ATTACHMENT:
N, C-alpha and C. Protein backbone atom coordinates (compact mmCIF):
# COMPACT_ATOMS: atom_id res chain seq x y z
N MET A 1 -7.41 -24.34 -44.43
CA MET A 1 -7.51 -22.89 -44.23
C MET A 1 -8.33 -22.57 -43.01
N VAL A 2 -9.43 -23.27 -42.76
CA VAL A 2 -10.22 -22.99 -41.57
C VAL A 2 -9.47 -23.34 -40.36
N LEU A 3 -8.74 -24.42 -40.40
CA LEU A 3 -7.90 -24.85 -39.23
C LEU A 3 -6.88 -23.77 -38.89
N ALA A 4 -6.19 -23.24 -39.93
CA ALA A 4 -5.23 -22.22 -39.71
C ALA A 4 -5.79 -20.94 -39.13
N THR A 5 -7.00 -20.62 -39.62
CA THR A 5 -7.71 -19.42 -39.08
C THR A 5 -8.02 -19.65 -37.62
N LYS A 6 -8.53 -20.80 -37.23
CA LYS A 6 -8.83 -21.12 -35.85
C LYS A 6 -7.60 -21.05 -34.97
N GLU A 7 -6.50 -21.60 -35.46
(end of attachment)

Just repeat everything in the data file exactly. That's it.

N, C-alpha and C. Protein backbone atom coordinates (compact mmCIF):
# COMPACT_ATOMS: atom_id res chain seq x y z
N MET A 1 -7.41 -24.34 -44.43
CA MET A 1 -7.51 -22.89 -44.23
C MET A 1 -8.33 -22.57 -43.01
N VAL A 2 -9.43 -23.27 -42.76
CA VAL A 2 -10.22 -22.99 -41.57
C VAL A 2 -9.47 -23.34 -40.36
N LEU A 3 -8.74 -24.42 -40.40
CA LEU A 3 -7.90 -24.85 -39.23
C LEU A 3 -6.88 -23.77 -38.89
N ALA A 4 -6.19 -23.24 -39.93
CA ALA A 4 -5.23 -22.22 -39.71
C ALA A 4 -5.79 -20.94 -39.13
N THR A 5 -7.00 -20.62 -39.62
CA THR A 5 -7.71 -19.42 -39.08
C THR A 5 -8.02 -19.65 -37.62
N LYS A 6 -8.53 -20.80 -37.23
CA LYS A 6 -8.83 -21.12 -35.85
C LYS A 6 -7.60 -21.05 -34.97
N GLU A 7 -6.50 -21.60 -35.46